Stephane Prevost, a Banff restaurateur, poses in this handout photo. Prevost says the third lockdown comes at a particularly difficult time when he’d usually be preparing to ramp up his staffing and work. THE CANADIAN PRESS/HO

Stephane Prevost, a Banff restaurateur, poses in this handout photo. Prevost says the third lockdown comes at a particularly difficult time when he’d usually be preparing to ramp up his staffing and work. THE CANADIAN PRESS/HO

Staff up now, or stay lean and wait? Hospitality sector faces dilemma amid third wave

Some are still optimistic for the longer-term, and say Canadians have amassed cash during the pandemic

When Stephane Prevost planned to open a second restaurant in Banff this winter, he at least thought he’d have a busy summer to look forward to.

While businesses in town were hammered by the first lockdown in 2020, they eventually benefited from a relatively busy summer season when COVID-19 cases dropped and domestic tourism skyrocketed.

But the chef and managing partner of Block Kitchen and Bar and the newer Shoku Izakaya said the third lockdown comes at a particularly difficult time when he’d usually be preparing to ramp up his staffing.

Industry analysts say the timing and severity of COVID-19’s third wave presents a unique challenge for tourism destinations around Canada, as businesses weigh whether to staff up and support a bloated workforce during the lockdown, or to stay lean and risk struggling to attract workers one or two months from now.

“What you have is a situation where business owners are trying to predict the future and plan and scale their businesses so they can operate during peak season, while getting through an unknown length of time for current restrictions,” said James Jackson, president and CEO of Tourism Jasper.

Beth Potter, president and CEO of the Tourism Industry Association of Canada, said businesses were counting on a boom in domestic travel over the next few months to get them through the tail end of the pandemic, and both management and employees are now left to make hard decisions.

“Just 6 weeks ago we were looking at summer in a very different way,” said Potter, who is based in Toronto.

“Now we’re not sure what to expect. It makes it very challenging for businesses to plan.”

In Jasper, Jackson said businesses have always had trouble with attracting enough workers and the pandemic has only made things more difficult.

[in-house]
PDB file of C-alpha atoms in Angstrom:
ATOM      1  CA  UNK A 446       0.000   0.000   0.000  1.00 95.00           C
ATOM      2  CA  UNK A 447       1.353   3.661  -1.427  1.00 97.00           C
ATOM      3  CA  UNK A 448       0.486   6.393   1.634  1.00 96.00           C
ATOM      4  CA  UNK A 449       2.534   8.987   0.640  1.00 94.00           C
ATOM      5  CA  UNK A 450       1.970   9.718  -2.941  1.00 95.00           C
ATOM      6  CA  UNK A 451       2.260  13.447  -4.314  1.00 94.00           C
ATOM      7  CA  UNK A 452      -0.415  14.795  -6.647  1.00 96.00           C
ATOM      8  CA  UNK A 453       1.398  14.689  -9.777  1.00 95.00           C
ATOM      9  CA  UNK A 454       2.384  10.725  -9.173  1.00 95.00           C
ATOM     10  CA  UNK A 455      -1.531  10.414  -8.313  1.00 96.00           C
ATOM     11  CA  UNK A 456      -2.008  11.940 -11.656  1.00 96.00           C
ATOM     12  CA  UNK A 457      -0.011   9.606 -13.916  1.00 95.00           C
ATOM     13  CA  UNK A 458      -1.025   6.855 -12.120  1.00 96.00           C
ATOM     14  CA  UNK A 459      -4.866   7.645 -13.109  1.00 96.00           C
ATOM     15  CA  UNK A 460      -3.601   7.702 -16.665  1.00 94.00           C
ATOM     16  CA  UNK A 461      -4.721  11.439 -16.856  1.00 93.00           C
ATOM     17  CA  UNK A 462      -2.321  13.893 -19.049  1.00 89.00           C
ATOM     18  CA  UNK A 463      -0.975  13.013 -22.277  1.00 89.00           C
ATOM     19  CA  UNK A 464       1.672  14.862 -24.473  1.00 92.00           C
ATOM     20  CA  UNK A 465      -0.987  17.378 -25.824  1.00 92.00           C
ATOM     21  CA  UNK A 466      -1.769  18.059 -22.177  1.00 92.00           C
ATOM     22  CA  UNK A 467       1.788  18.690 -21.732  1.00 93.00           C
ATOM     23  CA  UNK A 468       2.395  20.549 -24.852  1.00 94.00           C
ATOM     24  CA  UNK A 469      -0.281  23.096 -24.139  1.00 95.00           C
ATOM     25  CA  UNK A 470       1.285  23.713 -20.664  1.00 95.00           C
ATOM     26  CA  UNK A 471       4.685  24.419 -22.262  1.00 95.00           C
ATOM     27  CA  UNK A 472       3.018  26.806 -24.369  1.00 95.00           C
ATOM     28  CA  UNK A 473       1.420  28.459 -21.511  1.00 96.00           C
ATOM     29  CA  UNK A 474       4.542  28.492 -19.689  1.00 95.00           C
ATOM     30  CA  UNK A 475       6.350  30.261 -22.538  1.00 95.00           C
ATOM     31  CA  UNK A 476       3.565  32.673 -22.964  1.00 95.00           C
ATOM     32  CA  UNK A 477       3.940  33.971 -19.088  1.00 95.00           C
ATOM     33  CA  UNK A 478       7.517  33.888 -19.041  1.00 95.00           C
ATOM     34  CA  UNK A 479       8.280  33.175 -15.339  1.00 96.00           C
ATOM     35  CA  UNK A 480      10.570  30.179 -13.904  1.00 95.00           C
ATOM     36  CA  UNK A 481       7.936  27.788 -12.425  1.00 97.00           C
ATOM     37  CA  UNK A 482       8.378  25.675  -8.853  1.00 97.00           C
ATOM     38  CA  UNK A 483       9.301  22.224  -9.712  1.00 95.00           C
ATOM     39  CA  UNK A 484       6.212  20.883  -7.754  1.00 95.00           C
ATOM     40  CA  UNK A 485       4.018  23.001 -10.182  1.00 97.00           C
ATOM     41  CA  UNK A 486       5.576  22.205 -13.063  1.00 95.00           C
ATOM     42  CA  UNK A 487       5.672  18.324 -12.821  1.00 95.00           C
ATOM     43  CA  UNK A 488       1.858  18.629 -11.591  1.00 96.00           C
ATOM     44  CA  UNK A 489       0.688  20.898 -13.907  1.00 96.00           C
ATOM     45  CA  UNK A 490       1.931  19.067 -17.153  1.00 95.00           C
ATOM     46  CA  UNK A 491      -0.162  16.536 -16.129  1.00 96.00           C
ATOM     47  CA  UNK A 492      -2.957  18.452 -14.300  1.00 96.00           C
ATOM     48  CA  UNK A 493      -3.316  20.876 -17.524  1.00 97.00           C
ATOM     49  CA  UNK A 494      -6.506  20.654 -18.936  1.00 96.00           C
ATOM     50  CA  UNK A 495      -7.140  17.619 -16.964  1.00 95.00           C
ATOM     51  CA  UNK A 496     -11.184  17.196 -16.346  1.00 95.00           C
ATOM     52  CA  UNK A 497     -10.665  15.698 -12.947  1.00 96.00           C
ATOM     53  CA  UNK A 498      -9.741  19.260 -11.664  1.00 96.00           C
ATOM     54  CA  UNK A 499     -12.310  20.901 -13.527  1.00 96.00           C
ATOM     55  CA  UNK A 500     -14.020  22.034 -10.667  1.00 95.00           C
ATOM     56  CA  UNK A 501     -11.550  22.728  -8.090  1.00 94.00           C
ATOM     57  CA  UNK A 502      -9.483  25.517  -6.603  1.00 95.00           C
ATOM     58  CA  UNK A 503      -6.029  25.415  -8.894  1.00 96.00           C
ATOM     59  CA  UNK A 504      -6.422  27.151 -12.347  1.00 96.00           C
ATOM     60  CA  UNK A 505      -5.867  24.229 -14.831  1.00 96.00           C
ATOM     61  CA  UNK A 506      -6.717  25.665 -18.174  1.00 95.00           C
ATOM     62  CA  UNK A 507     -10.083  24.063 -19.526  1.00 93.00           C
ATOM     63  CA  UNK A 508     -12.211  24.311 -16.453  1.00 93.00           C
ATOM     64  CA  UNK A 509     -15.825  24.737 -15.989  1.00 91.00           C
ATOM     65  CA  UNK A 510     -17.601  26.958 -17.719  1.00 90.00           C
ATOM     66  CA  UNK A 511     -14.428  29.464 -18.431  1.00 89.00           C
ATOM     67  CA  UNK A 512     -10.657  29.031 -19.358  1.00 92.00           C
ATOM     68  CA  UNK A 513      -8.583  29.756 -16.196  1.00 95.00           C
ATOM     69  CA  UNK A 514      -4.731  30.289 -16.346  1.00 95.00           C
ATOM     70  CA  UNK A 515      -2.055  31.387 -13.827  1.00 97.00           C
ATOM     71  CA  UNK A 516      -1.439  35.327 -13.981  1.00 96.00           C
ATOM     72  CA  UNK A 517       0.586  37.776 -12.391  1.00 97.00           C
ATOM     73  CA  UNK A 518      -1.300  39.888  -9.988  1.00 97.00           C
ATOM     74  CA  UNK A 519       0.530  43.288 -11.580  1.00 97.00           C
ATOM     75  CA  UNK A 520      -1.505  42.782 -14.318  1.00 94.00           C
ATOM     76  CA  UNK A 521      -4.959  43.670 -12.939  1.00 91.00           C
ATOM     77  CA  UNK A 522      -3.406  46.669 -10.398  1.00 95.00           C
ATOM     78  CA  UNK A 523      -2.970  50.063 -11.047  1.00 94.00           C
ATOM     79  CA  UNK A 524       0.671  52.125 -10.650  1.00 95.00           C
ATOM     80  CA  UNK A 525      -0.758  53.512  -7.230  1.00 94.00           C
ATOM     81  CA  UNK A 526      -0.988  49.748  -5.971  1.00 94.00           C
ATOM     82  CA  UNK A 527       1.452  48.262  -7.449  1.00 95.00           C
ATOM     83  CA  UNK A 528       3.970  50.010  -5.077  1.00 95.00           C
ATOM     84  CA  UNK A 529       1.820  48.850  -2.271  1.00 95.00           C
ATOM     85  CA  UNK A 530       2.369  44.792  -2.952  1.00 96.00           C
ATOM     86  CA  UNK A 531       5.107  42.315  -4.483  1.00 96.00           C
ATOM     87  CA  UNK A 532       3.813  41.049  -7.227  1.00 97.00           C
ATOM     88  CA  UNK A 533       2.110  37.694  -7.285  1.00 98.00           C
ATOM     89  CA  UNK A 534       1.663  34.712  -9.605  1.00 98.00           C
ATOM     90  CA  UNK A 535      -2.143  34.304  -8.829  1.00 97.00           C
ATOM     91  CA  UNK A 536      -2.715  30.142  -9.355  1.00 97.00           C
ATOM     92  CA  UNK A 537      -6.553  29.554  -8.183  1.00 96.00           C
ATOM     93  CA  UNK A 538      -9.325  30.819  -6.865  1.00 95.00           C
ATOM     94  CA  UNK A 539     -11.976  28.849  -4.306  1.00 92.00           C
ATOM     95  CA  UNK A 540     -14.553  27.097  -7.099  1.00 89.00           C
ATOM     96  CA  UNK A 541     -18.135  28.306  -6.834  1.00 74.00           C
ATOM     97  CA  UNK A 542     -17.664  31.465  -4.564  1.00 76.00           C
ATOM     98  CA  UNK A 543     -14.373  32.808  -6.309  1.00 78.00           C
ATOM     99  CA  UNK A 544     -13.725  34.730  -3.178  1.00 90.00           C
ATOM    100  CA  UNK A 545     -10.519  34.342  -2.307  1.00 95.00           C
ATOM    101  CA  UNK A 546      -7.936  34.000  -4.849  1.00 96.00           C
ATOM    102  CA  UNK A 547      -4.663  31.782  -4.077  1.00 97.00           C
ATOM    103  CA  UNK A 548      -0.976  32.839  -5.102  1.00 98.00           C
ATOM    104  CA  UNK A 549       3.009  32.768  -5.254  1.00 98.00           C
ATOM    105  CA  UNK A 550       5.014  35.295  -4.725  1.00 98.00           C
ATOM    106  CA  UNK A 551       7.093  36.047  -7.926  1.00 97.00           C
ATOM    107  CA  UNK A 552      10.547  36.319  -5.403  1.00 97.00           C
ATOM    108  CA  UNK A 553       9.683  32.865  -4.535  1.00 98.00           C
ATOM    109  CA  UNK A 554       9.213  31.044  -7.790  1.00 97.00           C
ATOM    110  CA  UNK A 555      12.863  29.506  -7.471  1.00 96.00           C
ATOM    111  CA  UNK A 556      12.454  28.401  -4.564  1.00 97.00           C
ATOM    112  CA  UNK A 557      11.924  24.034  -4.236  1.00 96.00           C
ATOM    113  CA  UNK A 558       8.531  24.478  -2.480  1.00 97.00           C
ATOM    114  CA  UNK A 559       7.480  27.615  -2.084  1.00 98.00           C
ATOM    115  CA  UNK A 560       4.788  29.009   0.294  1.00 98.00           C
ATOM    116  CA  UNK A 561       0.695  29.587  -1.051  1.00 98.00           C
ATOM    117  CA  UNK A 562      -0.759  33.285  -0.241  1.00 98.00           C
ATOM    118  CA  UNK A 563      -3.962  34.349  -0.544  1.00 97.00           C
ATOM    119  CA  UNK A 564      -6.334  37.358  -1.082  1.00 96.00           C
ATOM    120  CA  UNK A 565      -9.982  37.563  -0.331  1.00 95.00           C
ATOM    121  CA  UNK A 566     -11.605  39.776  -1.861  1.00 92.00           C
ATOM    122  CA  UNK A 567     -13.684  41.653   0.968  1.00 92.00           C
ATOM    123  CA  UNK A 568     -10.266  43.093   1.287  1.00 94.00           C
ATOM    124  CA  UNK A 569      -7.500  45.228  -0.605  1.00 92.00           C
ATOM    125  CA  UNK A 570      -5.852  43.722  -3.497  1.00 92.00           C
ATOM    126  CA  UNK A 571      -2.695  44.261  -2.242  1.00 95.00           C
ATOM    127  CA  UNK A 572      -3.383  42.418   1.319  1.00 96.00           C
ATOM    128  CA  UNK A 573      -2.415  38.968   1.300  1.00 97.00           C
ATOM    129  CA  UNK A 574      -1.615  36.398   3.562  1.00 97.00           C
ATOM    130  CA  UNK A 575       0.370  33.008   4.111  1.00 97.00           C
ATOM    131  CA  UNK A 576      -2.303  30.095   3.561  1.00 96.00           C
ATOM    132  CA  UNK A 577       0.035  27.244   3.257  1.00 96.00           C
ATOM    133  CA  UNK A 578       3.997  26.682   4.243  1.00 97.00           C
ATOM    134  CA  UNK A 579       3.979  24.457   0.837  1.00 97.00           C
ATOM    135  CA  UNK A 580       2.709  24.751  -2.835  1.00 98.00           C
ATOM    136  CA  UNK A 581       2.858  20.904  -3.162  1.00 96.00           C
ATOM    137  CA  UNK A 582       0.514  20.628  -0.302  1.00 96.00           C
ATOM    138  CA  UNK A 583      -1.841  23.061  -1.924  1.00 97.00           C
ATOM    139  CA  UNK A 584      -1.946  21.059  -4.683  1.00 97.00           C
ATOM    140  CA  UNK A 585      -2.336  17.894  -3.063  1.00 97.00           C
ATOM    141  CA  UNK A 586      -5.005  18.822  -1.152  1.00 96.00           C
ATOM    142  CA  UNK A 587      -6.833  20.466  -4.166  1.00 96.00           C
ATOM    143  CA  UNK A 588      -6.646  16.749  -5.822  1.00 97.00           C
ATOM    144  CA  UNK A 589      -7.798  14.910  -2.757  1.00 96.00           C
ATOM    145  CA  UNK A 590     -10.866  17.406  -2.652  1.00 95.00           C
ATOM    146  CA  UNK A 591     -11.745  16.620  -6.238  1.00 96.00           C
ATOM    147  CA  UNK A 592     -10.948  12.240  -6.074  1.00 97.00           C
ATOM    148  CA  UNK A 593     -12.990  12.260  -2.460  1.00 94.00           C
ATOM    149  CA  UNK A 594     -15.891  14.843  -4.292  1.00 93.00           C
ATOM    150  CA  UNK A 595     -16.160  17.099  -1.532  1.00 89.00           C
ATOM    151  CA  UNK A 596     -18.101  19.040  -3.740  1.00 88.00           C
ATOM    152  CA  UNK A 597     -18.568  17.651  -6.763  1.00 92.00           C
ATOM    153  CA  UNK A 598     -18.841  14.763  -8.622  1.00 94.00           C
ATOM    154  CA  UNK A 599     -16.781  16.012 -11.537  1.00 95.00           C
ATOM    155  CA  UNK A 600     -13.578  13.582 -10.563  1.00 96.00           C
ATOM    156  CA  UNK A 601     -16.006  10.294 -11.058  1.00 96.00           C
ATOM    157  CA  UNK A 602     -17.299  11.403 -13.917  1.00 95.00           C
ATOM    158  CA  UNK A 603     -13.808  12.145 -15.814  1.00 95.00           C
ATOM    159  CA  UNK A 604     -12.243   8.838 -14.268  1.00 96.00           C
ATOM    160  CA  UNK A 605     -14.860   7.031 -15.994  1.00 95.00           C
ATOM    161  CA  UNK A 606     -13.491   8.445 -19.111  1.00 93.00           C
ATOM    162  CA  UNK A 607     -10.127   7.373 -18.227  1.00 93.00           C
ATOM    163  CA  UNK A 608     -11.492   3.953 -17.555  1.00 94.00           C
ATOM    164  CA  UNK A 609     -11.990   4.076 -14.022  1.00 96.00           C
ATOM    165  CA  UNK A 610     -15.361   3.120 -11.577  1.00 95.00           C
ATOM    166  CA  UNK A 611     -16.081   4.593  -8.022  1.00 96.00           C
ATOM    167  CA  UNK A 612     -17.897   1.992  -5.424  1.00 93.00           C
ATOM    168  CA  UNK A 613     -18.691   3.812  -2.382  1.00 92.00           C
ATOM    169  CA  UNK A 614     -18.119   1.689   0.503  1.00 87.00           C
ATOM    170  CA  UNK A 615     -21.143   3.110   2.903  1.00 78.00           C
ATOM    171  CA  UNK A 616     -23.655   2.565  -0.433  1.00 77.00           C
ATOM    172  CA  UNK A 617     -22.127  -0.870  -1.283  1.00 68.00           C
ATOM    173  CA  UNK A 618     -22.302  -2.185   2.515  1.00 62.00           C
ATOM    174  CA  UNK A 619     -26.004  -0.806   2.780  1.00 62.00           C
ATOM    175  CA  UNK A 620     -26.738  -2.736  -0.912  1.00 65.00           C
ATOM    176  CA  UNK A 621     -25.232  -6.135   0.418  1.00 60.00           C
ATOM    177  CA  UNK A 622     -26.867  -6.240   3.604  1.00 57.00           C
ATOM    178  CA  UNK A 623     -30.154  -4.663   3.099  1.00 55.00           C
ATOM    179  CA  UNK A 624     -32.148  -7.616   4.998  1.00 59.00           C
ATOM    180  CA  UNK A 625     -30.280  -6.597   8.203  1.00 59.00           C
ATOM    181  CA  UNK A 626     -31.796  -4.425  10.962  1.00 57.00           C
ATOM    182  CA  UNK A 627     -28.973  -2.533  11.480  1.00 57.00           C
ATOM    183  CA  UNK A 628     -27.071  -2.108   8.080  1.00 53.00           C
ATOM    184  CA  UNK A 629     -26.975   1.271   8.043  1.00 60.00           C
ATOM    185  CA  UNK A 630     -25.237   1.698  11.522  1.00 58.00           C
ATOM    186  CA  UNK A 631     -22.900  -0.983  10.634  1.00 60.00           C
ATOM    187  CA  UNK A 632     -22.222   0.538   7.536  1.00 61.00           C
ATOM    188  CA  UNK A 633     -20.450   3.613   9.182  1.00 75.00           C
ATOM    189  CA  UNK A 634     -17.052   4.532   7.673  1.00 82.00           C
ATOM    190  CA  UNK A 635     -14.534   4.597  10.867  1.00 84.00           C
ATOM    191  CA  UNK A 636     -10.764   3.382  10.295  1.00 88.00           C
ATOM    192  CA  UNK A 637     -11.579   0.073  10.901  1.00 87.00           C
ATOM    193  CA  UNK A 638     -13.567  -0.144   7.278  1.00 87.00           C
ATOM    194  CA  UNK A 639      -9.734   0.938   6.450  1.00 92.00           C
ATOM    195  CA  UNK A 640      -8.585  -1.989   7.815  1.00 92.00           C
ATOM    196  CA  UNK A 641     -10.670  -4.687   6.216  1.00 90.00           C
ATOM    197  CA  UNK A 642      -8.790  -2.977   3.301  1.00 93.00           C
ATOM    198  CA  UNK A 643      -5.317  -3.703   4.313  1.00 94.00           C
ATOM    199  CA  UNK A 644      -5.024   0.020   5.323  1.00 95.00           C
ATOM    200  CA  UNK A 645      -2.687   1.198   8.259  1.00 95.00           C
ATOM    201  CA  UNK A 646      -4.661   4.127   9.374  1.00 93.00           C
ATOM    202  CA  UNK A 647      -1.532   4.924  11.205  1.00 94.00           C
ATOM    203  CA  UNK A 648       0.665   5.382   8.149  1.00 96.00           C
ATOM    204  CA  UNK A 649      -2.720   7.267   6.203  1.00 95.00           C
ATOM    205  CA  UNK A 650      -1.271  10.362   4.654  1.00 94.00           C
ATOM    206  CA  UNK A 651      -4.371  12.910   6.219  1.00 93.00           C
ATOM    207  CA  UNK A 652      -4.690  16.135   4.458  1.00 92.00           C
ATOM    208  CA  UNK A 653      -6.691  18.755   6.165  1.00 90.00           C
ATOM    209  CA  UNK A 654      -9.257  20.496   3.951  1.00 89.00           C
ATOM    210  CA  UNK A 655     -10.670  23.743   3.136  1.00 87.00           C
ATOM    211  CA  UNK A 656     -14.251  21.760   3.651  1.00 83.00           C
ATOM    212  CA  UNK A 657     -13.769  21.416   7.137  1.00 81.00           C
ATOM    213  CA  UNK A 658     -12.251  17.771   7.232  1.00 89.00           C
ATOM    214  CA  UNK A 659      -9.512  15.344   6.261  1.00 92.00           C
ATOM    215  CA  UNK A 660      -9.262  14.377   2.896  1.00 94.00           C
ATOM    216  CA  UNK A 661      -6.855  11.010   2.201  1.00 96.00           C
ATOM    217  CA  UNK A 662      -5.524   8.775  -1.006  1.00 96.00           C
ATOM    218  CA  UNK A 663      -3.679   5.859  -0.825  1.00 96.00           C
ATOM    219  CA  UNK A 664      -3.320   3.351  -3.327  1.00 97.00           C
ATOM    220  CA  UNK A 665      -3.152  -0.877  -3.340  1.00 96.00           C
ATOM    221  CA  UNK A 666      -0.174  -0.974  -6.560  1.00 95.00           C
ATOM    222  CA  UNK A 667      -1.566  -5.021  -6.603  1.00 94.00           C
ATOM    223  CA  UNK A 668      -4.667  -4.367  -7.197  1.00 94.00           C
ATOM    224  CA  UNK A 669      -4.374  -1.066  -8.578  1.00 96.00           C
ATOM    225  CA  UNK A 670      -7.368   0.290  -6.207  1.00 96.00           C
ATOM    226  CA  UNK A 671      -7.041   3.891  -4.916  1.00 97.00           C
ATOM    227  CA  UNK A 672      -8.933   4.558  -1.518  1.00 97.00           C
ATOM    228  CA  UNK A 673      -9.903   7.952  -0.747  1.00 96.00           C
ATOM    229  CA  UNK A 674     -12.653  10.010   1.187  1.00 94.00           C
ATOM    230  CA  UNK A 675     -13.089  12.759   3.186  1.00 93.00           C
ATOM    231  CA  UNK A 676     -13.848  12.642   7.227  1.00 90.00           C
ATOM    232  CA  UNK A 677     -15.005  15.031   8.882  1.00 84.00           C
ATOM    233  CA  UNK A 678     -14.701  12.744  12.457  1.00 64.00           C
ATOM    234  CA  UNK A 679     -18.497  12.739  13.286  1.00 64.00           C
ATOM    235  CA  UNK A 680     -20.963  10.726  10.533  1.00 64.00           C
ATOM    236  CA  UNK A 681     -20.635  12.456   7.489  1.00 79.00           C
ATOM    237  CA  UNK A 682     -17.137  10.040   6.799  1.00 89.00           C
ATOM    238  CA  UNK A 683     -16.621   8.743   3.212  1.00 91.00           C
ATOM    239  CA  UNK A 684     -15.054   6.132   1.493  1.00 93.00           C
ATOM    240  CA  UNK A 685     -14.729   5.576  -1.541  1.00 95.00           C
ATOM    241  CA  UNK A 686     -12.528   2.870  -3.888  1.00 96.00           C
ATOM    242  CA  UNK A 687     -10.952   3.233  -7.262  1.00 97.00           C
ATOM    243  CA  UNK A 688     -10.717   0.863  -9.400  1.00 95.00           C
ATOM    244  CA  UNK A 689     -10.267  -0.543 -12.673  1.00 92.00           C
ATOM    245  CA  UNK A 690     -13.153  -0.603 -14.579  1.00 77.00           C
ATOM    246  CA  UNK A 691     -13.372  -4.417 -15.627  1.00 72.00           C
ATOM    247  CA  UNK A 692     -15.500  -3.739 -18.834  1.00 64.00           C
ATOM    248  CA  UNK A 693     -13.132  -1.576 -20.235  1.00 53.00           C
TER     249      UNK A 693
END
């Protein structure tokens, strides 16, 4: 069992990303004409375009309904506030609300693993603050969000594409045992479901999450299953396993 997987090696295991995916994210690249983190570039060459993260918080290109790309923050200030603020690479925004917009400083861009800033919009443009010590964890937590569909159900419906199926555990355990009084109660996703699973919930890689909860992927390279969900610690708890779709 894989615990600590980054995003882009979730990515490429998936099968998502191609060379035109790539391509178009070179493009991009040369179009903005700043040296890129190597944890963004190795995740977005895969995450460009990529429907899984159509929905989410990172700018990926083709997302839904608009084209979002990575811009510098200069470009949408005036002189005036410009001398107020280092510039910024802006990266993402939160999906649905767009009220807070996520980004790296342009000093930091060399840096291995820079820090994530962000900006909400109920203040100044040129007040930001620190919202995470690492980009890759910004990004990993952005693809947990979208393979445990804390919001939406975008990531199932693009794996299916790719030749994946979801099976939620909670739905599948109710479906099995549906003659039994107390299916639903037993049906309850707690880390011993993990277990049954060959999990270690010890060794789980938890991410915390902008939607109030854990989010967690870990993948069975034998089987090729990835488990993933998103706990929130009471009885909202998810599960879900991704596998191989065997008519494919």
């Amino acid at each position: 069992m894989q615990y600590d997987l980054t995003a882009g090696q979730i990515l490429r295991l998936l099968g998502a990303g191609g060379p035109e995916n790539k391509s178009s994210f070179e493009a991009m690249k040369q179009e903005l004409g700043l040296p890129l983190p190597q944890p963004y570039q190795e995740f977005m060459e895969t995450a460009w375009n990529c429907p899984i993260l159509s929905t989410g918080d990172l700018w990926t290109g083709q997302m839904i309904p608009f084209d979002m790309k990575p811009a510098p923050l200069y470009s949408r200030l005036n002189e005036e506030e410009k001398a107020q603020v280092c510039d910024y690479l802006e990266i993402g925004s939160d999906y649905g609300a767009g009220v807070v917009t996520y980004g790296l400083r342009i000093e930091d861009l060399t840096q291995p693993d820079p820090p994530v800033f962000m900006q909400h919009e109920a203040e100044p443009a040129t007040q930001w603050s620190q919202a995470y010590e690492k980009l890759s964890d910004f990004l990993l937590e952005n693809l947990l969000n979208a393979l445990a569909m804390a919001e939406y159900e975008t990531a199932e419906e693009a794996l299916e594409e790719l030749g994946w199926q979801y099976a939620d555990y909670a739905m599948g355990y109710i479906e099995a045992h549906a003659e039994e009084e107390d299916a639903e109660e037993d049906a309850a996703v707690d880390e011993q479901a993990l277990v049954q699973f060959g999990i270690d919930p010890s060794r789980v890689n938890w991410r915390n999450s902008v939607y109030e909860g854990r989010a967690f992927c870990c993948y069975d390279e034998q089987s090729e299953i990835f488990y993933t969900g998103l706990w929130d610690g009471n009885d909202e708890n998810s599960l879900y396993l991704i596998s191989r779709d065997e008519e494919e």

With the third wave putting even more pressure on businesses, Jackson said business owners are essentially having to make a gamble in their next move.

“What happened last summer, was Jasper was devastated by COVID with our economy so reliant on visitation, however we were surprised by the level of visitation we eventually did see,” said Jackson.

“Because of that, there was a lot of pressure on the labour market, because a lot of folks had gone back to Eastern Canada, and obviously some international workers weren’t able to physically get into the country.”

Jackson said he’s concerned tourism workers are getting fed up and leaving the industry because of the boom-bust cycle of each COVID-19 wave — a sentiment that’s mirrored by hospitality advocacy groups in larger cities like Toronto and Vancouver.

But he’s still optimistic for the longer-term, and points out that many Canadians have amassed large amounts of cash during the pandemic.

“My interpretation of that is, when you have high disposable income and you add high deprivation, you’ll see is a high degree of sort of hedonistic spending,” said Jackson, saying that it’ll translate to spending on tourism.

Prevost, the chef in Banff, agrees and said he expects that domestic tourism will return with a vengeance once restrictions are eased.

Both of them say that also means there’ll be a surplus of jobs available in tourism sites like Jasper and Banff as the third wave ends, vaccinations increase and the pandemic winds down.

“As frustrating as it is right now for everybody, it’s about being able to have that little extra resilience and creativity to try and make it until the lifting of restrictions and to enjoy a better summer,” said Prevost.

READ MORE: ‘Can’t afford to lose another summer’: B.C. tourism group supports COVID travel rules

Salmaan Farooqui, The Canadian Press